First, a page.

I didn’t miss an opportunity last Thursday night. Adam Hamilton, one of the most well known United Methodist pastors in the country spoke at our church. He was promoting his book, Making Sense of the Bible. I volunteered to drive him to his hotel after his presentation.
I have not traditionally done well when meeting celebrities. I know. Adam is a pastor, not a celebrity. However, he is well known and respected. When meeting people like this I tend to bumble over my words and say things I shouldn’t say. For example, twenty years ago I asked Justine Bateman (Mallory on Family Ties) if she was Justine Bates. She corrected me rather curtly. “That’s Bateman,” she said. I have met several professional athletes by uttering incomprehensible syllables. So, I lack confidence in speaking one-on-one with widely known people.
Adam is from my home town, Kansas City (specifically Johnson County, Kansas). We went to neighboring high schools. There are several people I went to school with (high school and college) who presently go to his church. So, I was prepared with three names in hopes he knew them out of the 20,000 people who attends his church. I also received an inside tip from his previous youth minister, Jason Gant, a long time friend. Adam likes Reeses Peanut Butter Cups and unsweetened Iced Tea. A trip to Walgreens and $3.92 was sure to help break the ice I thought.
Prepared with food, drink, good music from the ’80s and ’90s (we are about the same age), and ample items of small talk mostly centering on people we “might” have in common, I was ready. Nervous, I got into the car. Immediately, Adam said, “Tell me what you want to talk about.” The ice was broken. We had a great discussion about the Youth Ministry Institute, Church of the Resurrection (his church), St. Paul School of Theology (the seminary who recently relocated to the church campus) and our shared desire to renew the church.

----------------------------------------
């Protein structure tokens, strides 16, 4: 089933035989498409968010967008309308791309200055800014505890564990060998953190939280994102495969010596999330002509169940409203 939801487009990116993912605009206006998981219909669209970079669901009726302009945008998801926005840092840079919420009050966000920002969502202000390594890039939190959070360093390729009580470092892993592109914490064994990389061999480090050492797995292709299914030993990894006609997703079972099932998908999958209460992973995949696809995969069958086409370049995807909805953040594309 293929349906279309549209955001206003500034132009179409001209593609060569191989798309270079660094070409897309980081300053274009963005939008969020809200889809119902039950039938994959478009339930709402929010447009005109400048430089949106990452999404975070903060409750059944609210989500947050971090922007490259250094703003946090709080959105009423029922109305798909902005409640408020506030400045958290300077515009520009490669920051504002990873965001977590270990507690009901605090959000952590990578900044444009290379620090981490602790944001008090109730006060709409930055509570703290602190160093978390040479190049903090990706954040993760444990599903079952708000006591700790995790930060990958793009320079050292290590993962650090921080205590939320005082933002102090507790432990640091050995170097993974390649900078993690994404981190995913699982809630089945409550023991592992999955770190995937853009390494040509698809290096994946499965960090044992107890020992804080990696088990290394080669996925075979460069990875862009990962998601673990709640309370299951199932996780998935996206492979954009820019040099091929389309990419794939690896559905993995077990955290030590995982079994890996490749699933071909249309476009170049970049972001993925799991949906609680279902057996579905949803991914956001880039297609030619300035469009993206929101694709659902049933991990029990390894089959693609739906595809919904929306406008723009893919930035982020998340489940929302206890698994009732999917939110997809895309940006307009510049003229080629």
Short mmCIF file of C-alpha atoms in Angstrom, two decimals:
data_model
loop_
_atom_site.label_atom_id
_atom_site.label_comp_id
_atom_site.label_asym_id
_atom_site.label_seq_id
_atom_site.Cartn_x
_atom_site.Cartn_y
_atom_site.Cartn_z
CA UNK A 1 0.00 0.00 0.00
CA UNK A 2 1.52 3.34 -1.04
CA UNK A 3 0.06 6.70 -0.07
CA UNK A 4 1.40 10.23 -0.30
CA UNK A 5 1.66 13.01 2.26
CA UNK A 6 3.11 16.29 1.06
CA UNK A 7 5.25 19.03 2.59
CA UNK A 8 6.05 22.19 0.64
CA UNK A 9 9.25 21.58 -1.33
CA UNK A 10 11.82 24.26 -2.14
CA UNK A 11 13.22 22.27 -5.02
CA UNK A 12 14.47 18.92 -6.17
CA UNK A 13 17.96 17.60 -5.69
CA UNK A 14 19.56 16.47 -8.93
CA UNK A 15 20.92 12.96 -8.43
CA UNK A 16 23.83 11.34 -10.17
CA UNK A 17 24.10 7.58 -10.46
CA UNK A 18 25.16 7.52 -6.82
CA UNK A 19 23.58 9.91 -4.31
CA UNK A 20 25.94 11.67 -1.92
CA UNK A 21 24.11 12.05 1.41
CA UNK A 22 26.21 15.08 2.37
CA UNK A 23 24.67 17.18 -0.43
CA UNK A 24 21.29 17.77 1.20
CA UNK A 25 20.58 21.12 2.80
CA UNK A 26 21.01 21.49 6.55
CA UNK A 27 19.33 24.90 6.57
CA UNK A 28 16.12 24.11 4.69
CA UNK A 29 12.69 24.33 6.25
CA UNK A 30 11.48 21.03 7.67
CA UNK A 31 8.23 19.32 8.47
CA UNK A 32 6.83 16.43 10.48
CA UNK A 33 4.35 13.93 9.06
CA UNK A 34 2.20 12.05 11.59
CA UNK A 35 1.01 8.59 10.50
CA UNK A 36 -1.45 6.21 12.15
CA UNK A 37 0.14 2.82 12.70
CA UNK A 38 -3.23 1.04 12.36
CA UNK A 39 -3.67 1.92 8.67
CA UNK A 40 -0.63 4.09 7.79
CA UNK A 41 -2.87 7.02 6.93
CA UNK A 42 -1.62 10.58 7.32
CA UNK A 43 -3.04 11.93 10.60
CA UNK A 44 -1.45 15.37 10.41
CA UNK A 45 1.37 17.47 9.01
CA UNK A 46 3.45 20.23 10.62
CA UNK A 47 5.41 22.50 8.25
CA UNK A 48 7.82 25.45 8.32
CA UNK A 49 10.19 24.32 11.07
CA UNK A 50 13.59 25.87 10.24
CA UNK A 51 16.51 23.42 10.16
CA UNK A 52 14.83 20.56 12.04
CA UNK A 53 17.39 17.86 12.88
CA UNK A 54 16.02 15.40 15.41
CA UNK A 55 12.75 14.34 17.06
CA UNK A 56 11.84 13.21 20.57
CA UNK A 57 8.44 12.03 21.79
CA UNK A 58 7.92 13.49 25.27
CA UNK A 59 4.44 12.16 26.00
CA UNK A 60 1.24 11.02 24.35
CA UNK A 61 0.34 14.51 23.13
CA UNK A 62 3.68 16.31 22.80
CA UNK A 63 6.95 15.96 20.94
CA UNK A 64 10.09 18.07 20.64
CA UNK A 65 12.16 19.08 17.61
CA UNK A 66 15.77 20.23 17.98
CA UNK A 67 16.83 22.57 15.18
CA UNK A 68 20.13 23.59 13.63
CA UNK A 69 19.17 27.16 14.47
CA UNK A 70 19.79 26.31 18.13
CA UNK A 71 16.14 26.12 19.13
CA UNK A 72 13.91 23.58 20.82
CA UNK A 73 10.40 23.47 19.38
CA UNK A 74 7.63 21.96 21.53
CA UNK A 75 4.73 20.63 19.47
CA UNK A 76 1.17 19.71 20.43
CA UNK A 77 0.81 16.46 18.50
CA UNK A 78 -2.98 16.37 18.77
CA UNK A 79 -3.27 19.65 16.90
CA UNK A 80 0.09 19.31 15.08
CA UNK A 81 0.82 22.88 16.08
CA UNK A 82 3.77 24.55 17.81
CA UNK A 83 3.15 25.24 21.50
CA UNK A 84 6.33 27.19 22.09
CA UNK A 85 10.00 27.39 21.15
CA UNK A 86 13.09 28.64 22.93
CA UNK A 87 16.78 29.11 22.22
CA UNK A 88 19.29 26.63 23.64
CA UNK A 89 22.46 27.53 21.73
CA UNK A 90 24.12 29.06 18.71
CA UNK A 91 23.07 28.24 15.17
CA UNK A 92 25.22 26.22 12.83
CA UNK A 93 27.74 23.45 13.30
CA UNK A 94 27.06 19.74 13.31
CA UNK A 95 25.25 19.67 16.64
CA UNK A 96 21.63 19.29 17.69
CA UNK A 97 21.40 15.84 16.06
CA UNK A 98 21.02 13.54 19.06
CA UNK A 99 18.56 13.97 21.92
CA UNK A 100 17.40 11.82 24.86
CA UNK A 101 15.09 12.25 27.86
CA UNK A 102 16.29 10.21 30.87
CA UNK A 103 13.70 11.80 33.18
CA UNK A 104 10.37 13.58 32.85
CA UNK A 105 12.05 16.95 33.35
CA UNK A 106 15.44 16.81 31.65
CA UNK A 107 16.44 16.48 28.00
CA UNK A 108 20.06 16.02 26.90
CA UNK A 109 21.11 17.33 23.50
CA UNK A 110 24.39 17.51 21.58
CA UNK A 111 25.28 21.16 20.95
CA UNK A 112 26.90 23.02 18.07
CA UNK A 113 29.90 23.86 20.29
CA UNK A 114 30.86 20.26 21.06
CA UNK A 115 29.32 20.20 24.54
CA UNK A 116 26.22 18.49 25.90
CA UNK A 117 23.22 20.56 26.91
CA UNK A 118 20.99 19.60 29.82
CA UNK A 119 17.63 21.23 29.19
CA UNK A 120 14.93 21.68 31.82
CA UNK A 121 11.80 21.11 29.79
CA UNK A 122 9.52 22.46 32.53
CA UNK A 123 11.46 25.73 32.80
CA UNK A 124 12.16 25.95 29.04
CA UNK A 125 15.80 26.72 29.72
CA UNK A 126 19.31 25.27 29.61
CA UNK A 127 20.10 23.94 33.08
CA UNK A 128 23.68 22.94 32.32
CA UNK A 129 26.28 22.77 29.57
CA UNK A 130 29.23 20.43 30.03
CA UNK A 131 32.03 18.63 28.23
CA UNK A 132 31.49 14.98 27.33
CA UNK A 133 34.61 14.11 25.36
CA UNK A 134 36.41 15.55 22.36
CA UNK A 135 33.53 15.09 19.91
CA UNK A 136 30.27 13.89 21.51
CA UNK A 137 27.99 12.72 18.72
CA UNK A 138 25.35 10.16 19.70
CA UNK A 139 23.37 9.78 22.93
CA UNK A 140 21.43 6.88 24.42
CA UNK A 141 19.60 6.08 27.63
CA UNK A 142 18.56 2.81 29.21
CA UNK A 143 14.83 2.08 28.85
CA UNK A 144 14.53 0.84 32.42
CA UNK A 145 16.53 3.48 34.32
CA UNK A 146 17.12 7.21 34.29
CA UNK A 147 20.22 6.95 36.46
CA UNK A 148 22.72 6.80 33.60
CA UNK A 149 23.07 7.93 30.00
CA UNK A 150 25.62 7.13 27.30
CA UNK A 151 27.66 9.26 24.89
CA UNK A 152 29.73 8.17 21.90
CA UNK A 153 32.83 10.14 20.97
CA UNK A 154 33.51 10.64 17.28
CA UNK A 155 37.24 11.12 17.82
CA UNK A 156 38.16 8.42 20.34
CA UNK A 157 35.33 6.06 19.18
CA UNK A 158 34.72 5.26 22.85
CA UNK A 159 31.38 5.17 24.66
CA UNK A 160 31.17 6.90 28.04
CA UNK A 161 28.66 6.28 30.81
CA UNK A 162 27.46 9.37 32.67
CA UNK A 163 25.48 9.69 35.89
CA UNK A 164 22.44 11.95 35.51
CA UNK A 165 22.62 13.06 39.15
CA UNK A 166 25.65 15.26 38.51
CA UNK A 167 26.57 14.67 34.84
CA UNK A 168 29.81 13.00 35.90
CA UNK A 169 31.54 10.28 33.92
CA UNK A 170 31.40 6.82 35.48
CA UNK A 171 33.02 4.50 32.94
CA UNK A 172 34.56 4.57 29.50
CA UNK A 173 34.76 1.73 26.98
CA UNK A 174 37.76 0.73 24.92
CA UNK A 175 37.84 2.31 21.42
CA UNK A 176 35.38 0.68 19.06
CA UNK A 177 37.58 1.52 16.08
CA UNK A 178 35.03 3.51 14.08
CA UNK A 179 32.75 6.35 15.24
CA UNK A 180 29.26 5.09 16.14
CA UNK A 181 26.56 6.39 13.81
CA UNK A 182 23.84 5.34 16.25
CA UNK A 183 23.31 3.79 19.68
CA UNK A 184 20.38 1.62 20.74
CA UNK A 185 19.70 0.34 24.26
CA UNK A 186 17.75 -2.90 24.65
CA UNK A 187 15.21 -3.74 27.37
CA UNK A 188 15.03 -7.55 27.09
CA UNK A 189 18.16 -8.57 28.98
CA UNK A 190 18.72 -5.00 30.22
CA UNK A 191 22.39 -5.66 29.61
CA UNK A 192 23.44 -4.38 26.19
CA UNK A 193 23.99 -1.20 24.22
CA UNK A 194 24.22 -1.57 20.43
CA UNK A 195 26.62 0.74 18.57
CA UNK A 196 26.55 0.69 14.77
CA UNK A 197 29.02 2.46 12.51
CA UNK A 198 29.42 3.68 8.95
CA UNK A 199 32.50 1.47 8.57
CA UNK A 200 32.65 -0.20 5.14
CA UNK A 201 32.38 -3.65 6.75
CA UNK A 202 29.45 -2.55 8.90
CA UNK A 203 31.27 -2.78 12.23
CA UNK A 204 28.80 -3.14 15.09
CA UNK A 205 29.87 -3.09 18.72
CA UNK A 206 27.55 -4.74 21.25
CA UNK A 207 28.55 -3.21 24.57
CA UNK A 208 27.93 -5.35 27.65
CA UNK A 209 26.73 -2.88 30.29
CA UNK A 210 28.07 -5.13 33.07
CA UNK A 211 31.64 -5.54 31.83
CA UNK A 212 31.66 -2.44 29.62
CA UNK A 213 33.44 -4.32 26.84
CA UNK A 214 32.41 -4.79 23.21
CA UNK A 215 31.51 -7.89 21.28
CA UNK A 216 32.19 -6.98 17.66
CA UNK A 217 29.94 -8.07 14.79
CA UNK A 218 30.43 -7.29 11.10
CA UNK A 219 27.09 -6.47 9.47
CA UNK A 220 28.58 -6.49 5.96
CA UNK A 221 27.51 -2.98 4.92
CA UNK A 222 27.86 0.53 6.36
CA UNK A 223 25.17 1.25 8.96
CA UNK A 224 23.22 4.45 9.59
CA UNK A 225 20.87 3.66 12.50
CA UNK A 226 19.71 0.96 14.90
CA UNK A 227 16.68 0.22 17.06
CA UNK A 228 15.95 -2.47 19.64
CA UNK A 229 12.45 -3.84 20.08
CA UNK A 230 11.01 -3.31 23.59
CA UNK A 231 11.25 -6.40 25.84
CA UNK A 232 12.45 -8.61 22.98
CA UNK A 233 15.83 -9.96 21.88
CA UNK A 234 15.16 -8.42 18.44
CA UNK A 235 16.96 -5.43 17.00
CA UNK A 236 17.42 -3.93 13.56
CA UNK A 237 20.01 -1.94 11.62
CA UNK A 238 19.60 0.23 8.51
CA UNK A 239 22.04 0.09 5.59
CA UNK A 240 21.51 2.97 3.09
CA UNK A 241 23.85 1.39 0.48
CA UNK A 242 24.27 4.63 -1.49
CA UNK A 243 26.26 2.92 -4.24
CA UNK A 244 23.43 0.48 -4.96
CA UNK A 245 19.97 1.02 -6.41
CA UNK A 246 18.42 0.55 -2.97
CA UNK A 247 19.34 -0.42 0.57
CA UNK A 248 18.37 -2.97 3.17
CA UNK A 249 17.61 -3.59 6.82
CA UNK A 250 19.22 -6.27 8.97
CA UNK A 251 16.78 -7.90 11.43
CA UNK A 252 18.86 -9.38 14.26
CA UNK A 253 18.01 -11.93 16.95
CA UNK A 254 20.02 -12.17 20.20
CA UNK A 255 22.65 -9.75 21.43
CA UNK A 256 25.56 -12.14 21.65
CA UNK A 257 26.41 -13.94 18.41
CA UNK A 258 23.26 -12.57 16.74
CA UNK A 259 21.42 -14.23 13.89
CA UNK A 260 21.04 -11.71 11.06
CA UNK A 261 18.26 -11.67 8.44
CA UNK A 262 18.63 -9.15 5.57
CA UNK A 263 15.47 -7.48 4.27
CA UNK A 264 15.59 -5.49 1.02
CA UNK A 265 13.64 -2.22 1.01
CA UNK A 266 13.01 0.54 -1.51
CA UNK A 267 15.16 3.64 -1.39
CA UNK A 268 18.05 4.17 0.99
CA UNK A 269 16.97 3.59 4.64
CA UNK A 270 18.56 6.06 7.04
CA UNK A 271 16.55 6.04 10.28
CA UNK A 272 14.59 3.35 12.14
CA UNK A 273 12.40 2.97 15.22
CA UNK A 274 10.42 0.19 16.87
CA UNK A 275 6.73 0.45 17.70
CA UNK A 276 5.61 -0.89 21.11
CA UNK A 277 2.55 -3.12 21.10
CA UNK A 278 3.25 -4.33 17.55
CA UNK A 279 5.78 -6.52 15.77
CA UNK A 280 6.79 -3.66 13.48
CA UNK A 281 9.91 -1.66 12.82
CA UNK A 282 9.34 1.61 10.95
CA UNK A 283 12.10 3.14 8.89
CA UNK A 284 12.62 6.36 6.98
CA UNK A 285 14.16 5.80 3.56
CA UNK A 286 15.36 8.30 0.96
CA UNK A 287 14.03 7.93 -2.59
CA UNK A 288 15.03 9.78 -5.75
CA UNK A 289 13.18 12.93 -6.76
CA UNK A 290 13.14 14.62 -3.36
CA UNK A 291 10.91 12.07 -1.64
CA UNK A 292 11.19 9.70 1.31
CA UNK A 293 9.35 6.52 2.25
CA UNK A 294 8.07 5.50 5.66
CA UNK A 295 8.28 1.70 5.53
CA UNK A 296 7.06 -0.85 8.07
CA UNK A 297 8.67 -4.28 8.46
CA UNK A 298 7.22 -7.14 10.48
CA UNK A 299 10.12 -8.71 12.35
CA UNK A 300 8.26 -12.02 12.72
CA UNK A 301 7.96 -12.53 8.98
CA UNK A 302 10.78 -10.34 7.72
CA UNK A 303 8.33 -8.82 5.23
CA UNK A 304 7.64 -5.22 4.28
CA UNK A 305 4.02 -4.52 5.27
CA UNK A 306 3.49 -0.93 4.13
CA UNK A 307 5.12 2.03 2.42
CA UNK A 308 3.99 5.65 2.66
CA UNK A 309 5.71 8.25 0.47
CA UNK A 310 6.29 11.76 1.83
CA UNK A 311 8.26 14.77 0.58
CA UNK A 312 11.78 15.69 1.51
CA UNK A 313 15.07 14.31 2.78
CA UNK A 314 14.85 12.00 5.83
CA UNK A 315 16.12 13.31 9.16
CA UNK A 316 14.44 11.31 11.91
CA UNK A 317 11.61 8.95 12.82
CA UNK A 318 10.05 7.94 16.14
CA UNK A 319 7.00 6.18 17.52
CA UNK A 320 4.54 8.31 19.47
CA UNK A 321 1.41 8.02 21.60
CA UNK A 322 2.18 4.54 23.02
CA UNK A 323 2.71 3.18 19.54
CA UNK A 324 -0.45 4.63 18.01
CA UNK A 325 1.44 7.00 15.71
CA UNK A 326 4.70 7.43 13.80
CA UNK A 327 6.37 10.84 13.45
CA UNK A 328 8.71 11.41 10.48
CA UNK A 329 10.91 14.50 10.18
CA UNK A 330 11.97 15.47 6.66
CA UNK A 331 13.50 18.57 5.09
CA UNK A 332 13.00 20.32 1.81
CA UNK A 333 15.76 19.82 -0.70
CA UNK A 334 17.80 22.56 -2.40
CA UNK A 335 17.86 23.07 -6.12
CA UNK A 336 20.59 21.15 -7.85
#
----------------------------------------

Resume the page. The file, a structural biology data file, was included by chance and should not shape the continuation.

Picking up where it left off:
However, somewhere in the middle of the conversation Adam asked me where I went to Junior High. I went to Hillcrest Junior High, two blocks from my house. By my ninth grade year, Hillcrest had a deserved reputation as a burnout school. Kids smoked marijuana before school, across the street or in the woods (really a tree line between fields) next to the school. This was 1977-1978, the height of the drug culture in America. It was bad. Kids even dared to smoke pot on the school campus – in the bathrooms and even in the library book stacks.
Adam also went to Hillcrest that year. He was in the eighth grade (I contemplated inserting his school picture here – maybe after we are better friends). He has many similar memories of Hillcrest and the prevalence of drugs on the campus. We didn’t know each other, even though our yearbook pictures are only three pages apart. After establishing this connection, his next question sent me back to the winter of 1978. “Do you remember the kid who died after getting his foot stuck in a grate?”
Yes, I do. I remember the night vividly. My friends and I were eating out that night at Pizza Hut. It was on the other side of “the woods” and the adjacent field from Hillcrest. There were four of us. The pizza was good. We laughed a lot. After eating, we began our walk home which would take us on 95th Street by the field, the woods, Hillcrest and two blocks of apartments and duplexes to my neighborhood, probably just over a quarter of a mile.
It was cold that night. The wind was biting. About 25 yards from the tree line, a car stopped. The driver was somebody we knew, although I don’t remember now who it was. She invited to give us a ride home. We gladly took it. It was freezing.
In another 25 yards we would have walked near the grate where the boy died that night. Later reports said he had been out drinking with some friends in the woods (it happened quite a bit). When the group of friends got too cold they all decided to go home, he by himself. On his way home he caught his foot in the grate and died of hypothermia (aided by the alcohol in his blood).
I have often wondered and wondered again last Thursday night, what would have happened had we not been offered a ride that night? Would he have been there at that point in the night? Could we have saved him?
I’ll never know the answers to those questions. Circumstances present opportunities. Some we miss. Some we don’t. Some we aren’t even aware they exist.
I want to be open to opportunities – desperately. I want God to use me in a way I’m not even able to predict. I can’t control the outcome of every circumstance. But, I certainly can participate fully – attempting to not miss opportunities as they present themselves to me.
Thanks, Adam, for the reminder.